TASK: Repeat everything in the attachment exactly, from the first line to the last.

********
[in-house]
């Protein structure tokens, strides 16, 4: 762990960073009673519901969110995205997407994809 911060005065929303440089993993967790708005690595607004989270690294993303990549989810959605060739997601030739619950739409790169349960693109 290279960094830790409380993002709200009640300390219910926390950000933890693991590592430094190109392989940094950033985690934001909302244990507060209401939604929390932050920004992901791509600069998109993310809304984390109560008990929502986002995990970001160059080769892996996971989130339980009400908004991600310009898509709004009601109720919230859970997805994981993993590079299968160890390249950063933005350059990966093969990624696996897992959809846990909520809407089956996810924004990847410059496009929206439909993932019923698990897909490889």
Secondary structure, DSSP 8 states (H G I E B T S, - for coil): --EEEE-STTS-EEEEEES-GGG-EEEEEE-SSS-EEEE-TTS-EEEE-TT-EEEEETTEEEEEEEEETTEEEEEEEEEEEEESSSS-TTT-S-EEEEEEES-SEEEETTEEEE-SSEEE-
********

[in-house]
């Protein structure tokens, strides 16, 4: 762990960073009673519901969110995205997407994809 911060005065929303440089993993967790708005690595607004989270690294993303990549989810959605060739997601030739619950739409790169349960693109 290279960094830790409380993002709200009640300390219910926390950000933890693991590592430094190109392989940094950033985690934001909302244990507060209401939604929390932050920004992901791509600069998109993310809304984390109560008990929502986002995990970001160059080769892996996971989130339980009400908004991600310009898509709004009601109720919230859970997805994981993993590079299968160890390249950063933005350059990966093969990624696996897992959809846990909520809407089956996810924004990847410059496009929206439909993932019923698990897909490889």
Secondary structure, DSSP 8 states (H G I E B T S, - for coil): --EEEE-STTS-EEEEEES-GGG-EEEEEE-SSS-EEEE-TTS-EEEE-TT-EEEEETTEEEEEEEEETTEEEEEEEEEEEEESSSS-TTT-S-EEEEEEES-SEEEETTEEEE-SSEEE-